Protein identification is one of the most challenging problems in proteomics. Tandem mass spectrometry provides an important tool to handle the protein identification problem.

Results

We developed a work-efficient parallel algorithm for the peptide sequence tag problem. The algorithm runs on the concurrent-read, exclusive-write PRAM in O(n) time using log n processors, where n is the number of mass peaks in the spectrum. The algorithm is able to find all the sequence tags having score greater than a parameter or all the sequence tags of maximum length. Our tests on 1507 spectra in the Open Proteomics Database shown that our algorithm is efficient and effective since achieves comparable results to other methods.

Conclusions

The proposed algorithm can be used to speed up the database searching or to identify post-translational modifications, comparing the homology of the sequence tags found with the sequences in the biological database.

Background

Protein identification is one of the most important goals of drug discovery research and in proteomics. Nowadays, the leading technique to identify a protein or a peptide is the tandem mass spectrometry (MS/MS). The basic idea of the identification of a peptide using tandem mass spectrometry is simple: a peptide is ionized and broken, at the peptide bond, in charge fragments (ions). The mass/charge ratio of the resulted fragments are visualized in a graphic called tandem mass spectrum or ms/ms spectrum (Figure 1). A ms/ms spectrum contains: the mass of the whole peptide, and a pattern of fragments that can be associated to a given sequence. Each fragment is characterized by mass/charge ratio and intensity: we refer to this pair as peak. A good quality spectrum should contain the complete series of y-ions (the fragment ions containing the carboxyl terminal), and the complete series of the b-ions (the fragment ions containing the amino terminus) (Figure 2). In this case it is very easy to reconstruct the amino acidic sequence for the peptide, since it is sufficient to compute the mass differences between two adjacent peaks in each of the two series. Unfortunately, in practice, many factors contribute to complicate the problem. Indeed, many b-ion or y-ion peaks might be absent from the spectrum, or it might be an imperfect fragmentation that causes a different types of ions, or the sample might be contaminated, or it might be present post-translational modifications or many other type of peaks might unexpected appear in the spectrum. There are three different computational approaches motivated by peptide sequencing: the peptide identification searching in a database, the de novo peptide sequencing, and the peptide sequence tag. The first method finds the best matching peptide from a sequence database using a scoring function based on the likelihood that an identified peptide is actually the peptide of the spectrum [1, 2]. This method is the mostly used but it is able only to identify peptide stored in a database. On the contrary the de novo method allows to identify a peptide using only the spectrum without any other previous knowledge and hence even if the peptide is not in a database. Many algorithms using this approach have been developed [3–10] having different time complexity, but the accuracy of them depends on the quality of the input spectrum: usually these algorithms cannot find the complete sequence due to missing peaks and hence the applicability of them is limited in practice. The peptide sequence tag approach combines the two previous methods: first the de novo method is applied to find a partial solution, so called sequence tag, and then a database search is applied to identify the complete sequence. The idea of using peptide sequence tags is not novel [11, 12] and it is recently re-proposed to increase the speed of the database searching [13, 14] or to find post-translation modifications [15]. Most of these algorithms are using a previous developed de novo approach and their time complexity to find the optimal solution according to any scoring function is at least O(n^{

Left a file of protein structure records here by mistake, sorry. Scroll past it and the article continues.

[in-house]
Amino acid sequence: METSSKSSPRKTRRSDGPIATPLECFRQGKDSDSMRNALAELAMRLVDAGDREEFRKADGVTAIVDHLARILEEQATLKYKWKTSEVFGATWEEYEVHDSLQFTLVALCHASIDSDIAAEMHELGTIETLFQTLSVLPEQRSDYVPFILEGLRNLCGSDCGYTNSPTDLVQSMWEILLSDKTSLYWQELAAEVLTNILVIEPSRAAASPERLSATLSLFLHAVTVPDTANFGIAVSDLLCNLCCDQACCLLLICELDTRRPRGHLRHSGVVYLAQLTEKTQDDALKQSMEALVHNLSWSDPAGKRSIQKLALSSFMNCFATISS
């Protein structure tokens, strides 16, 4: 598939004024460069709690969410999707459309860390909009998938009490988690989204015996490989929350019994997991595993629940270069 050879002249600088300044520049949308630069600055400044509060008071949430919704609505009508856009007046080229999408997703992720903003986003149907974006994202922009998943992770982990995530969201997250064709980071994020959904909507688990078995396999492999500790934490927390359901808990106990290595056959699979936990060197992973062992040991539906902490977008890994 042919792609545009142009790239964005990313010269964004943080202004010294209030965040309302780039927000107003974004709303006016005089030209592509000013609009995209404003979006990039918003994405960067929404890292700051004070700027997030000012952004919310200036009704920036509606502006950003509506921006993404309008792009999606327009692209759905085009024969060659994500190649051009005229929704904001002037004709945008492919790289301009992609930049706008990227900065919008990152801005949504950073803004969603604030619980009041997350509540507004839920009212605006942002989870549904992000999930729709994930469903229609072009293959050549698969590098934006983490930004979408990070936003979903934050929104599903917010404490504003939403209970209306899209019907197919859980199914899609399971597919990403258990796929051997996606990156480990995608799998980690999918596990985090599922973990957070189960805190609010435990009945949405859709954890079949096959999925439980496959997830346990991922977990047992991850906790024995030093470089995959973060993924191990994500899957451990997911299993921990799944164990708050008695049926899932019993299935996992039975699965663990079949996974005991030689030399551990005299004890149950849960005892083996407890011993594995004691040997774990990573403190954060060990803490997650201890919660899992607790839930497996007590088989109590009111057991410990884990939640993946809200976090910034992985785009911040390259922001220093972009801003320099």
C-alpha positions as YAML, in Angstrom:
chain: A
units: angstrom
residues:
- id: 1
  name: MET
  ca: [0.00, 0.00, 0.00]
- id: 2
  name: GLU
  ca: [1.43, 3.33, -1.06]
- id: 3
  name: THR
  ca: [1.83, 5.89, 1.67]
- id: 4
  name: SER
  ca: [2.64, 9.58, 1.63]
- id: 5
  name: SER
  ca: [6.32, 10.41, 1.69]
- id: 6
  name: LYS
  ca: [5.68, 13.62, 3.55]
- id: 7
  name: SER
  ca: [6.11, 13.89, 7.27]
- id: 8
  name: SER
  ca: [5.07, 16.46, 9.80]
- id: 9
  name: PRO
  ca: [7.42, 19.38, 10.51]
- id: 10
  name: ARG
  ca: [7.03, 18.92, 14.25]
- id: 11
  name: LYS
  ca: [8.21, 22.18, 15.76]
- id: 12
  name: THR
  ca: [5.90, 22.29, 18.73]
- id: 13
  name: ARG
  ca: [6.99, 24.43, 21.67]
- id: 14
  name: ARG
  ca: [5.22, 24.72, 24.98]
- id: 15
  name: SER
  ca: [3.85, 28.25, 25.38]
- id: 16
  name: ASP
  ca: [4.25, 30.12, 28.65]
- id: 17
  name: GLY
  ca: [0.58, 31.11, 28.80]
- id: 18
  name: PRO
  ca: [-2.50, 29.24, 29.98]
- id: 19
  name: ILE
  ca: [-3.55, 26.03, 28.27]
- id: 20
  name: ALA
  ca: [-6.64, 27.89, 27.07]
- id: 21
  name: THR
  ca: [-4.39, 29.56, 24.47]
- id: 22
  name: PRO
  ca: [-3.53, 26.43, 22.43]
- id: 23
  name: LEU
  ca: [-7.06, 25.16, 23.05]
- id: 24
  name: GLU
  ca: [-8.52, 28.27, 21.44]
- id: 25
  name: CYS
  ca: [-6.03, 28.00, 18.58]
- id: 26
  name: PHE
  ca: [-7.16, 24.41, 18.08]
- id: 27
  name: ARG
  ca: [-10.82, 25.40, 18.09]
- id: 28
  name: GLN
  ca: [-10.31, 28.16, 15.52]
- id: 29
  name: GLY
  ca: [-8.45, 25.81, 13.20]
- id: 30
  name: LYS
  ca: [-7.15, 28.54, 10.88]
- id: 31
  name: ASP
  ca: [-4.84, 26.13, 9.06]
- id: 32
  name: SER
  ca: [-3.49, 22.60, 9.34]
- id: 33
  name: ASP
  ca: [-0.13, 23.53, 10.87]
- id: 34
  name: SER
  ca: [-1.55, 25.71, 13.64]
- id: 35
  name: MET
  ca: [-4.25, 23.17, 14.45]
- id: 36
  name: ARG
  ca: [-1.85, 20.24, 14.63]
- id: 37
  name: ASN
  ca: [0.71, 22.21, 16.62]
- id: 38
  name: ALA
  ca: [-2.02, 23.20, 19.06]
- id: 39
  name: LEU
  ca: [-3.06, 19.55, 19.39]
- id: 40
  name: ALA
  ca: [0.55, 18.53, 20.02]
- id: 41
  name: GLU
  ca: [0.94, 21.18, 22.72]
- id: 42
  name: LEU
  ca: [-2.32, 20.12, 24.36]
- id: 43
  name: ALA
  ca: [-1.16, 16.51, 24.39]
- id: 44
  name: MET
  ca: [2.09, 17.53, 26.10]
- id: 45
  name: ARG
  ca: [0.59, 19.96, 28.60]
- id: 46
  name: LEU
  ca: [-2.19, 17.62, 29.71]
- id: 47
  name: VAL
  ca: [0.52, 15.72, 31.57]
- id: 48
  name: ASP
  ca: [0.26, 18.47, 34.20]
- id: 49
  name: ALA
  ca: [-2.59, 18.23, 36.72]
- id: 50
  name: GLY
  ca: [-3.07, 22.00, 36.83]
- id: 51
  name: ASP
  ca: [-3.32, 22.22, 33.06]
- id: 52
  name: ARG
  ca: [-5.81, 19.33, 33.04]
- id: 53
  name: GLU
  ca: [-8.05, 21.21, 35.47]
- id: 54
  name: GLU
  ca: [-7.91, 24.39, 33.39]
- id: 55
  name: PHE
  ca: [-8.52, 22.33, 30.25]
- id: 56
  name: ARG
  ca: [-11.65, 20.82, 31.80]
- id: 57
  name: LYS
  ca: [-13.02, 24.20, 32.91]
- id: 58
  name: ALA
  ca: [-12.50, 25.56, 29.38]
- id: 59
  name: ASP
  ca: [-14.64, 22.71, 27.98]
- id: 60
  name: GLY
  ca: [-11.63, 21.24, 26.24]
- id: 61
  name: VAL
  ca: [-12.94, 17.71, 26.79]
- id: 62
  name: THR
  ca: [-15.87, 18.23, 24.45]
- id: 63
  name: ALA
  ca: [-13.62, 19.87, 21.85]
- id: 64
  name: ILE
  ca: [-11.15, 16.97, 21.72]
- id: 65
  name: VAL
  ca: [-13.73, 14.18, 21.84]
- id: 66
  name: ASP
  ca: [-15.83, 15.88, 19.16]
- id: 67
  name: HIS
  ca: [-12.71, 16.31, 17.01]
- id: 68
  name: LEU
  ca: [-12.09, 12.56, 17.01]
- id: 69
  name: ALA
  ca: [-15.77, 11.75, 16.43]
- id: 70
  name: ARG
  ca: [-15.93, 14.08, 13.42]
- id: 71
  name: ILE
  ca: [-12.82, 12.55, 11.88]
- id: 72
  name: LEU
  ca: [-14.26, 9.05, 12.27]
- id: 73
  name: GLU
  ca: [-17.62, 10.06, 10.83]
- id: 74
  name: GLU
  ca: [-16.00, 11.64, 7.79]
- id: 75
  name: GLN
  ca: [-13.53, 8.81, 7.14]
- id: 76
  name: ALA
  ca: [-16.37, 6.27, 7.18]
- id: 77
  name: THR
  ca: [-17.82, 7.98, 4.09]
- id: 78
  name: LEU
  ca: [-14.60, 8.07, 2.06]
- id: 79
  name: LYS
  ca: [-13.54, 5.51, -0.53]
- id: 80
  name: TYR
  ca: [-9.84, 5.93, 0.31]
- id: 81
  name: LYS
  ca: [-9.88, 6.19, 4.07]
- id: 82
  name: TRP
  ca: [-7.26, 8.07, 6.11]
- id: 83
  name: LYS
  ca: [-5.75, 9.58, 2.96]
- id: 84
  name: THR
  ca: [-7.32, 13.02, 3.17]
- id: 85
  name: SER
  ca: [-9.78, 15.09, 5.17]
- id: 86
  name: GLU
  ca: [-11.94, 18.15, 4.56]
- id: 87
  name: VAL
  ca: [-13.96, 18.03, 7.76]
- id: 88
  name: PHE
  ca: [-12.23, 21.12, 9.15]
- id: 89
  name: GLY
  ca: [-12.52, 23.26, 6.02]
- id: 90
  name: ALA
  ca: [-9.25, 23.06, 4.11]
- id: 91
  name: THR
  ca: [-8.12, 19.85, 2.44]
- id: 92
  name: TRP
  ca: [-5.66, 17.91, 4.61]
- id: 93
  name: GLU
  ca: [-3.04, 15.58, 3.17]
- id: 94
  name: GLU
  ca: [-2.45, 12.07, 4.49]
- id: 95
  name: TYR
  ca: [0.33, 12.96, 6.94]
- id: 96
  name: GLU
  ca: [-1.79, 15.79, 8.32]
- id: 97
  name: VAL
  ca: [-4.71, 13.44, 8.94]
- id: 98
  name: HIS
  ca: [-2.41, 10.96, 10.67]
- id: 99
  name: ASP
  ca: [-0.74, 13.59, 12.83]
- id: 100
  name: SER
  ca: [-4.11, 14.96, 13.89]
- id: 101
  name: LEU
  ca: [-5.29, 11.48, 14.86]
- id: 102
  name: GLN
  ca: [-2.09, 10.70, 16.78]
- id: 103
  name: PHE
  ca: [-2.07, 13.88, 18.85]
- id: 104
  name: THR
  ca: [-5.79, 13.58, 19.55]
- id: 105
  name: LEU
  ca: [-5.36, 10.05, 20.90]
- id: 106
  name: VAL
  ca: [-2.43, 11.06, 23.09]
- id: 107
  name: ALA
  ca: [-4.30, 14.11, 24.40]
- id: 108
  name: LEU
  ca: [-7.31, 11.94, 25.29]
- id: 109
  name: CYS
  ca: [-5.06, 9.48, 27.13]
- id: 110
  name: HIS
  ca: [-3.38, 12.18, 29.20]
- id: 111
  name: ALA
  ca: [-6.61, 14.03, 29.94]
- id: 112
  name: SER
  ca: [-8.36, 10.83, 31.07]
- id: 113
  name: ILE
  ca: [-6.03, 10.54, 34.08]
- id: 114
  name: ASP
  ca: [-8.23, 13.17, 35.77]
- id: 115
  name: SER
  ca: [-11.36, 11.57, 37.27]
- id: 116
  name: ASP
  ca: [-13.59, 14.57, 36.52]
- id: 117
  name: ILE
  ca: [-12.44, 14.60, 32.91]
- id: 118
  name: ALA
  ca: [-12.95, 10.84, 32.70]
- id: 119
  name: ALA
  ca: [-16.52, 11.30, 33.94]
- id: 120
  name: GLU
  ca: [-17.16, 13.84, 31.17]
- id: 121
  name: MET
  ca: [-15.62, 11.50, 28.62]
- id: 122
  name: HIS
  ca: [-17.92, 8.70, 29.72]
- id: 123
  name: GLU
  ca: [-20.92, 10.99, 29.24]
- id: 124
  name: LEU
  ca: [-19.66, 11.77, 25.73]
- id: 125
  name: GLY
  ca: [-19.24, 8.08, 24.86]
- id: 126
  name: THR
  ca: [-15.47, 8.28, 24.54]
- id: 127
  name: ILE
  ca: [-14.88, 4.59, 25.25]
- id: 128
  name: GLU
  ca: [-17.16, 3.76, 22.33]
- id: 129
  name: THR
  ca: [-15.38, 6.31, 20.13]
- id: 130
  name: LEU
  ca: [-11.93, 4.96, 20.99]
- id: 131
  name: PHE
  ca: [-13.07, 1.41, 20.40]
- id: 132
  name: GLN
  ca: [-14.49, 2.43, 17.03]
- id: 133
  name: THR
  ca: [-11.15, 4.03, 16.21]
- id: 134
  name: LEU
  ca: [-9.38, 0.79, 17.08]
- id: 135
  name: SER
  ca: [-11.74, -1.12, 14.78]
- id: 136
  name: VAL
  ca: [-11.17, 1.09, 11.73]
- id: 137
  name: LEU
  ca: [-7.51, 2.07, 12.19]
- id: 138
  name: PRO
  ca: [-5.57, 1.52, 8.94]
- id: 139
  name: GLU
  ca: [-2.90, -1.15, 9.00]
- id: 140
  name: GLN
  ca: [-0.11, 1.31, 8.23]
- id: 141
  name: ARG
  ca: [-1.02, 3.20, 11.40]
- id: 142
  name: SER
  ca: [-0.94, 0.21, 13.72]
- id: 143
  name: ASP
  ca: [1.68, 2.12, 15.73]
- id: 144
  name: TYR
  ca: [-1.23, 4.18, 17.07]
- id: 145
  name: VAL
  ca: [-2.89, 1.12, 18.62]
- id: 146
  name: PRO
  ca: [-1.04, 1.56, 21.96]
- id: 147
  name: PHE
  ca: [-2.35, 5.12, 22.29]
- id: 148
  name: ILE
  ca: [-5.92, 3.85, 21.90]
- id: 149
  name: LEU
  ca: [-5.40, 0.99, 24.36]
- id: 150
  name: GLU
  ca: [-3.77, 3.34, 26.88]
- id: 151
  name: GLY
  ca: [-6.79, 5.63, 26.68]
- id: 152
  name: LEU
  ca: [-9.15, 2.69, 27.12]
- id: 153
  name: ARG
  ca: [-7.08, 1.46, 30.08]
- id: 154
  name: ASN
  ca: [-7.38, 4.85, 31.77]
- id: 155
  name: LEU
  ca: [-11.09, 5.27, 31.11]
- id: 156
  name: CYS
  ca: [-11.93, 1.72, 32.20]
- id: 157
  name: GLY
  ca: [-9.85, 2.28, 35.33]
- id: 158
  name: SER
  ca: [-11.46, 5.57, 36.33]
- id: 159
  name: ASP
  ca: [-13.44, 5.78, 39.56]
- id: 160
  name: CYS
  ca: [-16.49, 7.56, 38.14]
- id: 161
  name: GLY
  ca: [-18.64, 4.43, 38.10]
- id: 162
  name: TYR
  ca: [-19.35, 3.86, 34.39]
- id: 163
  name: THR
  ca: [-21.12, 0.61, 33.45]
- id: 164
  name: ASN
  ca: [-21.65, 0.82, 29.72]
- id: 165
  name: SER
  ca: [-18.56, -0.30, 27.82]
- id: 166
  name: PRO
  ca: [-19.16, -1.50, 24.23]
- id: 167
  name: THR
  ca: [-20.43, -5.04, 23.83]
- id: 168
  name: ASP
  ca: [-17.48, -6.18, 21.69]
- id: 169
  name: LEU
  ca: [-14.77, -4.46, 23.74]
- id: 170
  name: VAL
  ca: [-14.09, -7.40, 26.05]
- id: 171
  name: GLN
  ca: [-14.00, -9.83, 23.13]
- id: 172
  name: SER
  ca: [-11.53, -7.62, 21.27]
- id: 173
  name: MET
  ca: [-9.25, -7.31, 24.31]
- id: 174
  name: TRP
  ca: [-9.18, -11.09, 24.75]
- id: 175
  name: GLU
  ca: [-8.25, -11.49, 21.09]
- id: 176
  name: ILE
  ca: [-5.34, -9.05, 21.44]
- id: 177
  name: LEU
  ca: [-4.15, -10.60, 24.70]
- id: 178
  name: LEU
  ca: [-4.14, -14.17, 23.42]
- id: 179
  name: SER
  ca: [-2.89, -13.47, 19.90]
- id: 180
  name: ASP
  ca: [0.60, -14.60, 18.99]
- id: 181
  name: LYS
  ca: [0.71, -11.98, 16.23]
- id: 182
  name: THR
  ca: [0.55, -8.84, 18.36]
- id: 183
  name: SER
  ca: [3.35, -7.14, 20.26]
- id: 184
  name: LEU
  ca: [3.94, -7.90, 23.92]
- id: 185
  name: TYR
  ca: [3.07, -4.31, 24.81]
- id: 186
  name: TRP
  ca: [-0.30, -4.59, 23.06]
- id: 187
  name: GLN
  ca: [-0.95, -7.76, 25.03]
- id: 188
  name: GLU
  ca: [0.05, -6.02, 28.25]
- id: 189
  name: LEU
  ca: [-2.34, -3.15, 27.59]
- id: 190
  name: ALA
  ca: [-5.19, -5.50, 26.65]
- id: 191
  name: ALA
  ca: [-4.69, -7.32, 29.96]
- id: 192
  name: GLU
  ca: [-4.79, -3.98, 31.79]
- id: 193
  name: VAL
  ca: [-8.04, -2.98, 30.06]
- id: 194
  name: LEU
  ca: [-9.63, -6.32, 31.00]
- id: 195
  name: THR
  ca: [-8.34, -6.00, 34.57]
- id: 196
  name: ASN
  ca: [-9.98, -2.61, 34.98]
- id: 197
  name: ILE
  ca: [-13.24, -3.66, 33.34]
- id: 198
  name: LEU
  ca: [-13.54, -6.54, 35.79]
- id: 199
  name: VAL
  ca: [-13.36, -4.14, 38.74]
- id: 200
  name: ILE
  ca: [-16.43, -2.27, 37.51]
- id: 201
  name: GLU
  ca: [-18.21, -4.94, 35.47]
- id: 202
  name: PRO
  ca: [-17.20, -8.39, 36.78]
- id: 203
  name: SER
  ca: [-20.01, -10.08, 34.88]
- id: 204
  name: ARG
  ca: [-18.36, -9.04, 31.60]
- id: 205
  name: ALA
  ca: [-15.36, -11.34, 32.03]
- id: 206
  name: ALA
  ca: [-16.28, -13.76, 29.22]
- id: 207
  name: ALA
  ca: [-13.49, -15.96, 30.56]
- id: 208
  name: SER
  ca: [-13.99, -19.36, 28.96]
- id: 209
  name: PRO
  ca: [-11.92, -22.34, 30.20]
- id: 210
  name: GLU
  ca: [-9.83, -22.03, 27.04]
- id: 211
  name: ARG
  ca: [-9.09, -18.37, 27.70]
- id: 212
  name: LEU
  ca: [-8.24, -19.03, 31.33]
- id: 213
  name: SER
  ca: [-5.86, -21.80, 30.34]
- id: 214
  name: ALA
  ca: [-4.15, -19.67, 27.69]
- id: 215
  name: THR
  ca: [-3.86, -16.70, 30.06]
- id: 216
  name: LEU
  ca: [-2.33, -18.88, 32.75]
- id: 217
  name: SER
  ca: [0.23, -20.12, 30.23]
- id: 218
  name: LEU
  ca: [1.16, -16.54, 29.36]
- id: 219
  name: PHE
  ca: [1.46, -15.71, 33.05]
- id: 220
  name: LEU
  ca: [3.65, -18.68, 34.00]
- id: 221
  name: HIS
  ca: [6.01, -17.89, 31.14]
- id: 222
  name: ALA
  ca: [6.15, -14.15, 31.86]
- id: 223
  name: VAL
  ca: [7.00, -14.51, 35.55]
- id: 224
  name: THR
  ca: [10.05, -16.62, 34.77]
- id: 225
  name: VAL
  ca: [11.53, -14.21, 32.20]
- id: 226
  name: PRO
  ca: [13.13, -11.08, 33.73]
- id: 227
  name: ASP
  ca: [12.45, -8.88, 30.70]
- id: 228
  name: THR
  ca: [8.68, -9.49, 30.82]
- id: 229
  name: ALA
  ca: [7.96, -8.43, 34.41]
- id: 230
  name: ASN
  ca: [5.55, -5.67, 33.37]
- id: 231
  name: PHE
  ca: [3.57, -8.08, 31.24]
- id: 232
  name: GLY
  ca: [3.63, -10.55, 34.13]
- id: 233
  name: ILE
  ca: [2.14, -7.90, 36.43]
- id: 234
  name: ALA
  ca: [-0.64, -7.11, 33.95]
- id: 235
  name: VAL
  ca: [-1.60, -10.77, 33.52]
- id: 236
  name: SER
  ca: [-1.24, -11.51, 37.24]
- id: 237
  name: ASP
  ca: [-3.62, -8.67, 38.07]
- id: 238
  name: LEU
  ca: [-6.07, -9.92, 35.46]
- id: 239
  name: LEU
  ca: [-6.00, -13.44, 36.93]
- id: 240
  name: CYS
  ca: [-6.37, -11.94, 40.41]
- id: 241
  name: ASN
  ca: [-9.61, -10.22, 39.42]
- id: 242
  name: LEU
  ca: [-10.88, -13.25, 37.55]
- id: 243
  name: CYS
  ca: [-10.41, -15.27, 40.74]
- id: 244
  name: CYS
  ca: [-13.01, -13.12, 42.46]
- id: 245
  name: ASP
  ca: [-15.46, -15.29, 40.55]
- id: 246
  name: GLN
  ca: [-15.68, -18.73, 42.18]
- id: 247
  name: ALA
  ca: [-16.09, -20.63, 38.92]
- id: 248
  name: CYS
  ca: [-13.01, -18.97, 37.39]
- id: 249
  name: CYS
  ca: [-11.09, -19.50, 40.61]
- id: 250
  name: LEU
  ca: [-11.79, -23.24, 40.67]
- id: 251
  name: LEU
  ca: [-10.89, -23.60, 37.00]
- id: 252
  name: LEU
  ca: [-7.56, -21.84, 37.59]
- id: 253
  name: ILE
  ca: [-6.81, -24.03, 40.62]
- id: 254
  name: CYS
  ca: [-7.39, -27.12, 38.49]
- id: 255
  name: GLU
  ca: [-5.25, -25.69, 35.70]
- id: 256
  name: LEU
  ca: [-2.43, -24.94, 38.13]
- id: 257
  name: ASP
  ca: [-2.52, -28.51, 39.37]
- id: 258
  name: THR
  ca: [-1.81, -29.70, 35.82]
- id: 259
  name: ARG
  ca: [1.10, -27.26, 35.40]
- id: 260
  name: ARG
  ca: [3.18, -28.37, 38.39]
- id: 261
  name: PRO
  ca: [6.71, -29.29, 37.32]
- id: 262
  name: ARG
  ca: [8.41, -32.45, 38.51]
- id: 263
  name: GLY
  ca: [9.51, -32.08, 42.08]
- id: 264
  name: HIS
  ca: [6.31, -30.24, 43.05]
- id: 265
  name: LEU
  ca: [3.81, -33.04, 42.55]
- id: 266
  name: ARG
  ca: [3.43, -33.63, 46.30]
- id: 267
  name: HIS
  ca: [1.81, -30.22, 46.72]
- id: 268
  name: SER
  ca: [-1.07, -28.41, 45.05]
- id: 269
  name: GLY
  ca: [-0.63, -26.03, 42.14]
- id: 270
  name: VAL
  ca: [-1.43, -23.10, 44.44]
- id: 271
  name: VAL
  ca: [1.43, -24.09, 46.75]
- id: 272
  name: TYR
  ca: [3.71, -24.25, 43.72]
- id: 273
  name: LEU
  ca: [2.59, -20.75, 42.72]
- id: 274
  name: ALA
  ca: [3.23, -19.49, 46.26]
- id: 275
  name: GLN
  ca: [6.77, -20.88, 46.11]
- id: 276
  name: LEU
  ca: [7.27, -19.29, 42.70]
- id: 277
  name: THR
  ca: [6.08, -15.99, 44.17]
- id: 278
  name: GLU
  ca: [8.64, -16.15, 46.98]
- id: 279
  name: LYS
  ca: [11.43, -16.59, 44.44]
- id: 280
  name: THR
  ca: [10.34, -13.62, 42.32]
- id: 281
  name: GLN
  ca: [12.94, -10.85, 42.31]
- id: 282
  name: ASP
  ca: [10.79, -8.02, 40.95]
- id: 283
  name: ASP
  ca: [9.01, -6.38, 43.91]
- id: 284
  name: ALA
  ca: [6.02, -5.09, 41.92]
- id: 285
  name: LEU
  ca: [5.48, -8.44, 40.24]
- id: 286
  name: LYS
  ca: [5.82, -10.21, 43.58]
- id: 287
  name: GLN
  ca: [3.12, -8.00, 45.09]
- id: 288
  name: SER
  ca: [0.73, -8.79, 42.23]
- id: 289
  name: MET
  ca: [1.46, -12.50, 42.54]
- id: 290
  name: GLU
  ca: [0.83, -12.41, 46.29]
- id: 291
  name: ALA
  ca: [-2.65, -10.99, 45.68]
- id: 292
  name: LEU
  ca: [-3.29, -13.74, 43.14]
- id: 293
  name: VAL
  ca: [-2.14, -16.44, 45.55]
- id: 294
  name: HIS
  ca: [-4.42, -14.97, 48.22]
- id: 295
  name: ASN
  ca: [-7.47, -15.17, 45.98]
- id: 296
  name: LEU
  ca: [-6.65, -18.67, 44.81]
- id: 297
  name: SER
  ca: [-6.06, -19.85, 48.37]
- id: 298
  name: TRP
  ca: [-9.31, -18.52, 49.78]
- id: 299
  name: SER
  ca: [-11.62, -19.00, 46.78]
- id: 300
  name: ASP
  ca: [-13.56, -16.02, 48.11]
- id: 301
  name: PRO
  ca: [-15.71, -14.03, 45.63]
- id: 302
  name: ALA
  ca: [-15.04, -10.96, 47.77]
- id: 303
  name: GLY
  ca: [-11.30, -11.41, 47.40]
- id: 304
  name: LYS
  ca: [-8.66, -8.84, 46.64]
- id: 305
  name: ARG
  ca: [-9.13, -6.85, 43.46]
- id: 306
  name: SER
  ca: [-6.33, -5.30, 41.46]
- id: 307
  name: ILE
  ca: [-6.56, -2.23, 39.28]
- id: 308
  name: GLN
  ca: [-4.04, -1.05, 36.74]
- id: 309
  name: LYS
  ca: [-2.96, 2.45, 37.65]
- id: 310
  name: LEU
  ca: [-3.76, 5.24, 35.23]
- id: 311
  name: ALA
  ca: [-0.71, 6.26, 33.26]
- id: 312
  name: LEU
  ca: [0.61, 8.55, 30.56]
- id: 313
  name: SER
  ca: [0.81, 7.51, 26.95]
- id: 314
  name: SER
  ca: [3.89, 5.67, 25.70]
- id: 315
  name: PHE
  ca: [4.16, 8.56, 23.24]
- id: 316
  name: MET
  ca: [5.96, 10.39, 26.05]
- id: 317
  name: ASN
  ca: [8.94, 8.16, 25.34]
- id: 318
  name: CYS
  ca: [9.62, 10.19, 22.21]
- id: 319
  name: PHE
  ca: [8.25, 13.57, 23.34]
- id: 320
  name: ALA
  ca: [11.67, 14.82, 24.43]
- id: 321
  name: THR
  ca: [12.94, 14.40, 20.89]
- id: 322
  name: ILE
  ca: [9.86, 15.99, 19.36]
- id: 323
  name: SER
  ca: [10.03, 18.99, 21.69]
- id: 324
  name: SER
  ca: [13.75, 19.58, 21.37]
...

2